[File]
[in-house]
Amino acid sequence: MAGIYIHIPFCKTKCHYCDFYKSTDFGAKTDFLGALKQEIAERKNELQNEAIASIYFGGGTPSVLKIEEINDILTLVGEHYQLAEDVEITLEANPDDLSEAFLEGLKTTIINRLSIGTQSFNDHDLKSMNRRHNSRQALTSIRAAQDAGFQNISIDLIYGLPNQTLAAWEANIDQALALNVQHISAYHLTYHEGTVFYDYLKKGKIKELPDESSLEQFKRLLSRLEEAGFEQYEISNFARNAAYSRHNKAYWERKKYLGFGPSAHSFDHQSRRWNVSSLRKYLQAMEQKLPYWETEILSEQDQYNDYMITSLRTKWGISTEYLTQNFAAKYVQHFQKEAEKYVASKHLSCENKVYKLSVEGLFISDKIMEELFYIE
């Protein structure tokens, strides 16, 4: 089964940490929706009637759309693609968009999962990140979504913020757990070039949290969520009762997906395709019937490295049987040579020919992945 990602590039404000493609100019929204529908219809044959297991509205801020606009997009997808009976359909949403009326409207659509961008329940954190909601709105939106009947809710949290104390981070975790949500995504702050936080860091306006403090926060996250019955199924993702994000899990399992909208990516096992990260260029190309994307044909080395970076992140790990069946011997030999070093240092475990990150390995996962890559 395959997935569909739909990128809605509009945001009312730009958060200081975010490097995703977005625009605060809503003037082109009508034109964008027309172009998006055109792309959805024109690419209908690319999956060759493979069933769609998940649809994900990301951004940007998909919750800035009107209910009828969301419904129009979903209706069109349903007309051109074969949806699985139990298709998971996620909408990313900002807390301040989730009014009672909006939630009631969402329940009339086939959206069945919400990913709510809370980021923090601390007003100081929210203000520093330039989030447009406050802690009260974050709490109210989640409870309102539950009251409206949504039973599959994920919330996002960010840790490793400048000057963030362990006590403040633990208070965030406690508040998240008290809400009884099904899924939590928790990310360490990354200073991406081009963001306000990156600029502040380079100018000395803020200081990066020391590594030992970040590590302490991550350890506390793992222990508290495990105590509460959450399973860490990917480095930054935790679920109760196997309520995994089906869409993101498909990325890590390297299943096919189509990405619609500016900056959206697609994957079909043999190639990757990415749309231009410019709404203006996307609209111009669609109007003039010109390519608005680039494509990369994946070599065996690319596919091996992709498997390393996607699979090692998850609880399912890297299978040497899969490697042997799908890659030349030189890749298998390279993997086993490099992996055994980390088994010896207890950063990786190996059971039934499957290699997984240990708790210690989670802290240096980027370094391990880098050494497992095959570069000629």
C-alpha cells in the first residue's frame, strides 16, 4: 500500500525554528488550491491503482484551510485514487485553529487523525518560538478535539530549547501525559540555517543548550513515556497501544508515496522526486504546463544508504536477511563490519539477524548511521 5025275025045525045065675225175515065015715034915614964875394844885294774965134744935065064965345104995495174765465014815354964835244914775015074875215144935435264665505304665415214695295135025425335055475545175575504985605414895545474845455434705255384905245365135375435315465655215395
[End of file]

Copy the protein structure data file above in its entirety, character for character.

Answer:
[in-house]
Amino acid sequence: MAGIYIHIPFCKTKCHYCDFYKSTDFGAKTDFLGALKQEIAERKNELQNEAIASIYFGGGTPSVLKIEEINDILTLVGEHYQLAEDVEITLEANPDDLSEAFLEGLKTTIINRLSIGTQSFNDHDLKSMNRRHNSRQALTSIRAAQDAGFQNISIDLIYGLPNQTLAAWEANIDQALALNVQHISAYHLTYHEGTVFYDYLKKGKIKELPDESSLEQFKRLLSRLEEAGFEQYEISNFARNAAYSRHNKAYWERKKYLGFGPSAHSFDHQSRRWNVSSLRKYLQAMEQKLPYWETEILSEQDQYNDYMITSLRTKWGISTEYLTQNFAAKYVQHFQKEAEKYVASKHLSCENKVYKLSVEGLFISDKIMEELFYIE
């Protein structure tokens, strides 16, 4: 089964940490929706009637759309693609968009999962990140979504913020757990070039949290969520009762997906395709019937490295049987040579020919992945 990602590039404000493609100019929204529908219809044959297991509205801020606009997009997808009976359909949403009326409207659509961008329940954190909601709105939106009947809710949290104390981070975790949500995504702050936080860091306006403090926060996250019955199924993702994000899990399992909208990516096992990260260029190309994307044909080395970076992140790990069946011997030999070093240092475990990150390995996962890559 395959997935569909739909990128809605509009945001009312730009958060200081975010490097995703977005625009605060809503003037082109009508034109964008027309172009998006055109792309959805024109690419209908690319999956060759493979069933769609998940649809994900990301951004940007998909919750800035009107209910009828969301419904129009979903209706069109349903007309051109074969949806699985139990298709998971996620909408990313900002807390301040989730009014009672909006939630009631969402329940009339086939959206069945919400990913709510809370980021923090601390007003100081929210203000520093330039989030447009406050802690009260974050709490109210989640409870309102539950009251409206949504039973599959994920919330996002960010840790490793400048000057963030362990006590403040633990208070965030406690508040998240008290809400009884099904899924939590928790990310360490990354200073991406081009963001306000990156600029502040380079100018000395803020200081990066020391590594030992970040590590302490991550350890506390793992222990508290495990105590509460959450399973860490990917480095930054935790679920109760196997309520995994089906869409993101498909990325890590390297299943096919189509990405619609500016900056959206697609994957079909043999190639990757990415749309231009410019709404203006996307609209111009669609109007003039010109390519608005680039494509990369994946070599065996690319596919091996992709498997390393996607699979090692998850609880399912890297299978040497899969490697042997799908890659030349030189890749298998390279993997086993490099992996055994980390088994010896207890950063990786190996059971039934499957290699997984240990708790210690989670802290240096980027370094391990880098050494497992095959570069000629």
C-alpha cells in the first residue's frame, strides 16, 4: 500500500525554528488550491491503482484551510485514487485553529487523525518560538478535539530549547501525559540555517543548550513515556497501544508515496522526486504546463544508504536477511563490519539477524548511521 5025275025045525045065675225175515065015715034915614964875394844885294774965134744935065064965345104995495174765465014815354964835244914775015074875215144935435264665505304665415214695295135025425335055475545175575504985605414895545474845455434705255384905245365135375435315465655215395